Because nations have the authority and responsibility to allocate national GHG emissions responsibilities among local and regional governments, organizations, businesses, and individuals within the nation, national governments can create climate change obligations for groups and individuals. If nations create emissions targets in line with their fair share of safe global emissions and if sub-national entities comply with national targets, these entities could make an ethically respectable argument that they are complying with their ethical obligations. In other words, higher level governments can affect the climate change obligations of lower governments, groups, and individuals. Once a national government assigns its constituents the responsibility to reduce GHG emissions to levels sufficient to achieve a national target that is a fair share of safe global emissions, the sub-national entities may argue that they have satisfied their duty to reduce GHG emissions. However, since nations also have a responsibility to allocate emissions to sub-national entities in conformity with principles of distributive justice, an ethical case can be made that sub-national entities should do more if they receive preferential allocations which are not fair to others.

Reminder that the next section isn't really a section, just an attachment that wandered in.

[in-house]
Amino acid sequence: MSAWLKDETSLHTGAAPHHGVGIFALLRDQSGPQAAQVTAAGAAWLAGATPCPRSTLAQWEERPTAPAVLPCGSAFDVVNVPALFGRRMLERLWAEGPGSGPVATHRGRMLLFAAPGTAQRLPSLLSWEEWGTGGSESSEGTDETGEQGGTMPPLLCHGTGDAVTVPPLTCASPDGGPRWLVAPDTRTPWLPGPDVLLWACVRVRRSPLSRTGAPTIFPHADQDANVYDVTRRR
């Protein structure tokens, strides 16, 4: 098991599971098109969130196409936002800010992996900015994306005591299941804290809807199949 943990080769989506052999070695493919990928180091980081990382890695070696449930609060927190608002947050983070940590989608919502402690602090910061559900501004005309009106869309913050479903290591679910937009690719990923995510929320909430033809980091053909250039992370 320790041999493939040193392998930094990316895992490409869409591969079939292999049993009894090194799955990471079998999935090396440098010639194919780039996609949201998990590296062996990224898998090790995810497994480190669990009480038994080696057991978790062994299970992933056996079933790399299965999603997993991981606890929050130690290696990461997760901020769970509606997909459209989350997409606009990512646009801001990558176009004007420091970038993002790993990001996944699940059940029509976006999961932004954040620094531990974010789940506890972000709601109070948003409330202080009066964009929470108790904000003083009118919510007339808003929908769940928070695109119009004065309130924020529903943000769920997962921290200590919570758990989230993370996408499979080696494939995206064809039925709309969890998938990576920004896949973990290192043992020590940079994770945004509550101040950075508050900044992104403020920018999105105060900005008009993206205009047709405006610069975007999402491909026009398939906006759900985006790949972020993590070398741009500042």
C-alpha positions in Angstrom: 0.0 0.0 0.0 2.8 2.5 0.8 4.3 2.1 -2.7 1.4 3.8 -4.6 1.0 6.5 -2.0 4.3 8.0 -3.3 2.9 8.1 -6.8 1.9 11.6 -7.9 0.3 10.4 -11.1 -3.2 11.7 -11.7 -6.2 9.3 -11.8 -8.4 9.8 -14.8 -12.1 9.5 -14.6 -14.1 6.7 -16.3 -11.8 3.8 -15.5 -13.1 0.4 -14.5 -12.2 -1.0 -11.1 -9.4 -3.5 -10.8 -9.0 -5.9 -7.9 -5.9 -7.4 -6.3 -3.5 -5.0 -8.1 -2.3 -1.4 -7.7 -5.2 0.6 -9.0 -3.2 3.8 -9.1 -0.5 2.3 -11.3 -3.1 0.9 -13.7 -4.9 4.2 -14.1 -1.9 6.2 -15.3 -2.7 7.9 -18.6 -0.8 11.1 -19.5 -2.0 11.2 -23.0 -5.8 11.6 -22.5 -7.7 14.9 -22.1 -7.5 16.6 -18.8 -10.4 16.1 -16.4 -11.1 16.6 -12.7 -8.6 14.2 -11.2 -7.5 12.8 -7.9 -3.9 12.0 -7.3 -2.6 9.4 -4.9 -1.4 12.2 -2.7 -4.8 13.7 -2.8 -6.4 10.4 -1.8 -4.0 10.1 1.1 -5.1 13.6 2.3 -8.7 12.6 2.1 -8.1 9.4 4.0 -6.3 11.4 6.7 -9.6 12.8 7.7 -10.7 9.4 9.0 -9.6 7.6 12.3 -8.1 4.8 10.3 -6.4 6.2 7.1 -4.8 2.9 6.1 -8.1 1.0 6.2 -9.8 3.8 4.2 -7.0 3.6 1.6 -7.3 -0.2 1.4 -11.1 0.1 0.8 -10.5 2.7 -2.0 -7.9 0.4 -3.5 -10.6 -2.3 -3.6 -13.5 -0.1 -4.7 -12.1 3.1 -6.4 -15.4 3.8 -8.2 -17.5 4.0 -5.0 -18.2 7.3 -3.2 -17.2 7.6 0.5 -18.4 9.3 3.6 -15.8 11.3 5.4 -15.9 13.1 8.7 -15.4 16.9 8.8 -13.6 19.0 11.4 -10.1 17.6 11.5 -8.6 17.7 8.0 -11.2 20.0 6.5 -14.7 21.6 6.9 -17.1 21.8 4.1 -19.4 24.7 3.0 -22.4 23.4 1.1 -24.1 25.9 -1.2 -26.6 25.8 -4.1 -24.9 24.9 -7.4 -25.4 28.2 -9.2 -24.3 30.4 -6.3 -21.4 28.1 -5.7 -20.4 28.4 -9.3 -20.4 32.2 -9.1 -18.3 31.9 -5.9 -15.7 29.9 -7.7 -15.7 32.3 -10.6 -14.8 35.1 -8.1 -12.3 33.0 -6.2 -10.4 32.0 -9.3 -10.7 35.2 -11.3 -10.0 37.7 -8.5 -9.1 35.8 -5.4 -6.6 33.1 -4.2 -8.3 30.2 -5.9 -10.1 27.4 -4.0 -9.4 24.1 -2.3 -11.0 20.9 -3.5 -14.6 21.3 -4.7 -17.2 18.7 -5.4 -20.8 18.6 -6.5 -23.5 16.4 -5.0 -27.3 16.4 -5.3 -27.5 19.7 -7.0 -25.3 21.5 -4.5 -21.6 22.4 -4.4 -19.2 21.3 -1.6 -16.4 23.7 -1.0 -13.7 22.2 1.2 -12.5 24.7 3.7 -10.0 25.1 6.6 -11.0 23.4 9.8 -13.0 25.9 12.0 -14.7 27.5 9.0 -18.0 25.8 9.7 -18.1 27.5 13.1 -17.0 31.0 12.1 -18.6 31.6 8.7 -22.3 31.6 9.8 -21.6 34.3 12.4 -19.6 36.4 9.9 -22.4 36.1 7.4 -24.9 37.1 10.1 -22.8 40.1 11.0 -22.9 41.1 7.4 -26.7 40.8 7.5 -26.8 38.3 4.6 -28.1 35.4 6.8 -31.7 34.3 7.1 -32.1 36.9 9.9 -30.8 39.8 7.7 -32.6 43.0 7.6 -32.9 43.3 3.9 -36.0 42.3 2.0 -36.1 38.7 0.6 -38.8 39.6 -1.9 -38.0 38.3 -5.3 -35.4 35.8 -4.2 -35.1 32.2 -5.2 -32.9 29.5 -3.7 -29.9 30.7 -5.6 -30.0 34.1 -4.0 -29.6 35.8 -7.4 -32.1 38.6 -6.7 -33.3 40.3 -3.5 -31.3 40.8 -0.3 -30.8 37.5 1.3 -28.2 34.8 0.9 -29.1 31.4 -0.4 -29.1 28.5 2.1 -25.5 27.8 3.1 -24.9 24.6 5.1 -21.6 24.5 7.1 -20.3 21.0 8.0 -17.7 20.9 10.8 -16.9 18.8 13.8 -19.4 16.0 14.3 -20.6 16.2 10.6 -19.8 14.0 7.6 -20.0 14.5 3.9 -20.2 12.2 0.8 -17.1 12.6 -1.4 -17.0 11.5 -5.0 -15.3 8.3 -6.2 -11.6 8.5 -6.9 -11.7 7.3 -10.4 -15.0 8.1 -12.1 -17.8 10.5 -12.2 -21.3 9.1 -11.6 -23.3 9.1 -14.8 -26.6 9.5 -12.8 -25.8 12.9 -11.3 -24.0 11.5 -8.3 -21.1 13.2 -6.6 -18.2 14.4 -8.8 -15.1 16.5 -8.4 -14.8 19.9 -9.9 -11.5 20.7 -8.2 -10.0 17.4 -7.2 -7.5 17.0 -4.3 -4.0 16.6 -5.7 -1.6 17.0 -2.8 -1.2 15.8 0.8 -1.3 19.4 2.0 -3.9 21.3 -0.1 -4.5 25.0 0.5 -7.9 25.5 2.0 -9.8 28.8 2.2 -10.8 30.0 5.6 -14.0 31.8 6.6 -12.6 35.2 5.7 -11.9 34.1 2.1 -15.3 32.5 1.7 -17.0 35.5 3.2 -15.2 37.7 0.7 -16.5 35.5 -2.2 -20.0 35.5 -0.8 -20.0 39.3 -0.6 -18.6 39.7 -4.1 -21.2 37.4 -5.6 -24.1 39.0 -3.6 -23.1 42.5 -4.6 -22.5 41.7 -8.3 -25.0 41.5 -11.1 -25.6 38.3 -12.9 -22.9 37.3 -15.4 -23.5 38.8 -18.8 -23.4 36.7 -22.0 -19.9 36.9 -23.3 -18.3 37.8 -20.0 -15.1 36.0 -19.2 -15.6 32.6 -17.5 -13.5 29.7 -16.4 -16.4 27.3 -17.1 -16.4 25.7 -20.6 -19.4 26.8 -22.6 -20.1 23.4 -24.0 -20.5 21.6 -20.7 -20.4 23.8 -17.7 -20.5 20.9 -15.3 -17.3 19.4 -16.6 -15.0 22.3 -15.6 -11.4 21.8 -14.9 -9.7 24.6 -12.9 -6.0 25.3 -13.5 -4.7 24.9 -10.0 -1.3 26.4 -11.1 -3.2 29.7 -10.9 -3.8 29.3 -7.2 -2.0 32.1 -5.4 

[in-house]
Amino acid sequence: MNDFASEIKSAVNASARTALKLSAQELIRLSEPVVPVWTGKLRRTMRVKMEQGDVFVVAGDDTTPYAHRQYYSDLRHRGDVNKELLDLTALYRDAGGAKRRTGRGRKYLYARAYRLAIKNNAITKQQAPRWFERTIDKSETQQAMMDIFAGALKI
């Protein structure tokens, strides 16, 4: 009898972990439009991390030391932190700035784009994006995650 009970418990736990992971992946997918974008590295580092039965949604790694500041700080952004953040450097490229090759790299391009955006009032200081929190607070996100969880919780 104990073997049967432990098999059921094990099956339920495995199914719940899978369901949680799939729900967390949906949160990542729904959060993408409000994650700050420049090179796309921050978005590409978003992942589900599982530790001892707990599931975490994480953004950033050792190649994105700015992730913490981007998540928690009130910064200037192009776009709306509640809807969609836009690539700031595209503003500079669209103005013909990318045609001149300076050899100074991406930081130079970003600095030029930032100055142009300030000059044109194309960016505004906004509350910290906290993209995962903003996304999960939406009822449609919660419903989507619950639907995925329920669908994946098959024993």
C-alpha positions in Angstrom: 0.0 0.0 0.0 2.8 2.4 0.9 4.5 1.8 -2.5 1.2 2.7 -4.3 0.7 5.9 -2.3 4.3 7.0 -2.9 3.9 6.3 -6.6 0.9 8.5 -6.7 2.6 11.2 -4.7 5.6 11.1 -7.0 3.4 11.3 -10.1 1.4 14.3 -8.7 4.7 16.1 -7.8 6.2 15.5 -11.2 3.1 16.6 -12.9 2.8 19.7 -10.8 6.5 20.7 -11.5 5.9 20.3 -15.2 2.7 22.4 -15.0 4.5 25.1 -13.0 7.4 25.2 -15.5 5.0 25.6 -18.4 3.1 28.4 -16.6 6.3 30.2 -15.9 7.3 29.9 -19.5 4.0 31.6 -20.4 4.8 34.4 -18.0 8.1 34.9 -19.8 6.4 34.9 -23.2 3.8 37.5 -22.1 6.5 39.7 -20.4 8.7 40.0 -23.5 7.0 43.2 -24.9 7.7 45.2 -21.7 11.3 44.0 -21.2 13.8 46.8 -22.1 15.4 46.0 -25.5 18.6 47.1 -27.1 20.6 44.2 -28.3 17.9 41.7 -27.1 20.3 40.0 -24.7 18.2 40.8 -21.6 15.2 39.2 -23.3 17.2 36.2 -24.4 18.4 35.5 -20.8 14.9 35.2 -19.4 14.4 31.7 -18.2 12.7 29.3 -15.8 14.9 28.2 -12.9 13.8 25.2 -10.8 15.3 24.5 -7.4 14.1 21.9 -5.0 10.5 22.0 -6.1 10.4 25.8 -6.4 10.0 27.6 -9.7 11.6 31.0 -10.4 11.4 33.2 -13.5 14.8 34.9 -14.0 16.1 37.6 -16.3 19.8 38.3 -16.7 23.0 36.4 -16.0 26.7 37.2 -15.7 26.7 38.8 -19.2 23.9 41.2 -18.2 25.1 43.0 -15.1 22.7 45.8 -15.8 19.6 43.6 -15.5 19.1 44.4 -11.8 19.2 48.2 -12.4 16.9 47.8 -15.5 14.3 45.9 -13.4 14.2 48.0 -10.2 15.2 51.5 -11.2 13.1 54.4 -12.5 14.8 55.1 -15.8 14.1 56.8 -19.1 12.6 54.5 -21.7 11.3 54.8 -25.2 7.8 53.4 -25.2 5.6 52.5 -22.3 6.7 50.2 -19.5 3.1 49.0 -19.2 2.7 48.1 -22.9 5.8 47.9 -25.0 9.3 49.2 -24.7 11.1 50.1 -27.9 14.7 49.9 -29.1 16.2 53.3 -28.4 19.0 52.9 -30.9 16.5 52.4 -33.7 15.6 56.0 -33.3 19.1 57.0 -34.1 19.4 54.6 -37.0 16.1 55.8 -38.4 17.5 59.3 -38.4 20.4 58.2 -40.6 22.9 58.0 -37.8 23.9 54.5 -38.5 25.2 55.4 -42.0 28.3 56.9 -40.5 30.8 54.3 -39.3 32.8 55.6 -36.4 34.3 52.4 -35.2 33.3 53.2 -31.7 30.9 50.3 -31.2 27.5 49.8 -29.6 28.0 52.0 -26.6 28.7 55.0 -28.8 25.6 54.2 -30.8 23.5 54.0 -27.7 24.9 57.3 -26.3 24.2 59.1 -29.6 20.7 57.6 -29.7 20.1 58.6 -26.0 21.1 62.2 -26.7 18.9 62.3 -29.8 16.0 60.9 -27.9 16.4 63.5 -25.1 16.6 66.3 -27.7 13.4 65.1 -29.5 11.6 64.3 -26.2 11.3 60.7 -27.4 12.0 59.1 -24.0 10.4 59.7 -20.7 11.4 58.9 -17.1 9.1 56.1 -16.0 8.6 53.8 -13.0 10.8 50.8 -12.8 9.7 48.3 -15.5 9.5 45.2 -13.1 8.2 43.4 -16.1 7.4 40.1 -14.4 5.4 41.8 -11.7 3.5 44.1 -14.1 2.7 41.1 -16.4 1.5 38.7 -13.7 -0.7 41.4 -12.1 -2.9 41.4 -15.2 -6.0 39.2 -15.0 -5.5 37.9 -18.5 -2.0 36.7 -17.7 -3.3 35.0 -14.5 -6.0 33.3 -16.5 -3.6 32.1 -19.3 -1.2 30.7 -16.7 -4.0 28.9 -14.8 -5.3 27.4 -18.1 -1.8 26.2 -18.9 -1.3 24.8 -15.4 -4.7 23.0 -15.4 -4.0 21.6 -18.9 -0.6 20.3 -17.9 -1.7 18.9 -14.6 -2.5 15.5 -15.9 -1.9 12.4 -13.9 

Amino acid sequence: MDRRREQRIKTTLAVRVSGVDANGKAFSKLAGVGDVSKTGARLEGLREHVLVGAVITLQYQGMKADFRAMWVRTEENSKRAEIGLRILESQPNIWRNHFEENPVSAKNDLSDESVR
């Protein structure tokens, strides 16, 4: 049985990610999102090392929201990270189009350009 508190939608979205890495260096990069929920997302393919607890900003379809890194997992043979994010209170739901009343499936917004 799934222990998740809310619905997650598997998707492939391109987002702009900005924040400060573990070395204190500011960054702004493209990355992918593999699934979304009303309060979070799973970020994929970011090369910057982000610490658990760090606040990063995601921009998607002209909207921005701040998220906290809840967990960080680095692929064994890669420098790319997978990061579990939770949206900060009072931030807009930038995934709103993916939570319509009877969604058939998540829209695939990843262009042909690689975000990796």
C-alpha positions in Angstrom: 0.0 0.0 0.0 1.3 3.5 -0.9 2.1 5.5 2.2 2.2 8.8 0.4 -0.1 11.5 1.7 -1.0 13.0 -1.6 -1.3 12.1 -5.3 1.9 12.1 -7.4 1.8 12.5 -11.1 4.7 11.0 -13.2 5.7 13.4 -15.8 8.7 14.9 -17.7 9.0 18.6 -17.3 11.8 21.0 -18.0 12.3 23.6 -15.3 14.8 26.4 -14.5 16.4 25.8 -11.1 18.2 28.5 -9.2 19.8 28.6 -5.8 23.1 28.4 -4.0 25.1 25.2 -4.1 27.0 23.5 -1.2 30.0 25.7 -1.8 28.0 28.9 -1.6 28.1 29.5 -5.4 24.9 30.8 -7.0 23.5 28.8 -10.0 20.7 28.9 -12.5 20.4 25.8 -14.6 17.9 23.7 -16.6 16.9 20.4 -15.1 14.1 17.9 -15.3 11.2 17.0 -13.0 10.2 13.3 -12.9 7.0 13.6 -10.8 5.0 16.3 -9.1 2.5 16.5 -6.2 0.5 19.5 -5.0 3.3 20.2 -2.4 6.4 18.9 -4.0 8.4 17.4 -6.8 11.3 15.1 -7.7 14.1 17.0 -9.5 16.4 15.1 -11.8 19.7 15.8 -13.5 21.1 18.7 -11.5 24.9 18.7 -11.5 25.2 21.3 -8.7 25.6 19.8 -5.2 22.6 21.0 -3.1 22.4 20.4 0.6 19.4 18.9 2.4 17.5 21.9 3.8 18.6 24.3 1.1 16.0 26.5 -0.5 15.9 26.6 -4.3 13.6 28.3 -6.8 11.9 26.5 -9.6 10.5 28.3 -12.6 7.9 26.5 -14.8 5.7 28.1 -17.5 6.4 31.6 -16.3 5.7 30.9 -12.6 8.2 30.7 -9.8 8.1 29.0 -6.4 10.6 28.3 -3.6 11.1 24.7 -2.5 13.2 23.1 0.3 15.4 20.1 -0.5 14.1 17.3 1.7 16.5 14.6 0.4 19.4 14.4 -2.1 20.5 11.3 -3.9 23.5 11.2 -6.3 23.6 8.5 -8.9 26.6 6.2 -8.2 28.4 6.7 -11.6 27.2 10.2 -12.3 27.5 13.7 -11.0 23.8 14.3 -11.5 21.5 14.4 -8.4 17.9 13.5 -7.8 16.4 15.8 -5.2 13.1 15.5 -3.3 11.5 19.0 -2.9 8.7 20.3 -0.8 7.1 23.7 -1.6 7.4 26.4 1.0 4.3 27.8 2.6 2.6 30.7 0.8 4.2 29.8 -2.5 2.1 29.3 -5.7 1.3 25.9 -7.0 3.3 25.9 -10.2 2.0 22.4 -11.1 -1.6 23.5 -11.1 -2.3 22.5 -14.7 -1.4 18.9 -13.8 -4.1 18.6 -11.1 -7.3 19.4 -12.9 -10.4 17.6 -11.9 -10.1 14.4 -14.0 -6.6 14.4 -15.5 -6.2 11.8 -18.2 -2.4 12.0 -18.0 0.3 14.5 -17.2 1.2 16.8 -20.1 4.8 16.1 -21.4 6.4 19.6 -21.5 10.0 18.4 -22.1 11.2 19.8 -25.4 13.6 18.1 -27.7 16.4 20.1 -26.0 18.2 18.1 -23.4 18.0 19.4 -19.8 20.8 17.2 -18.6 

Without doubt, in the absence of a national allocation, groups and individuals within nations have a duty to limit their GHG emissions to their fair share of safe global emissions despite legitimate differences about what fairness requires. Because principles of distributive justice require that differences in allocations from equal per capita shares to use the atmosphere be justified on the basis of morally relevant criteria, at a minimum, sub-national governments and groups should be required to explain how their emissions levels are just if they assert that they are already below what justice requires of them.
Although groups and individuals have respectable ethical arguments to make that they are complying with their ethical duties if they are meeting nationally imposed obligations, ethical arguments remain that they should do more if: (a) the national target does not move as quickly as possible to reduce the nation’s emissions to its fair share of safe global emissions, or (b) the group or individual could do more to reduce GHG emissions without imposing great hardship on themselves because they are wasting GHG emitting energy on unnecessary activities.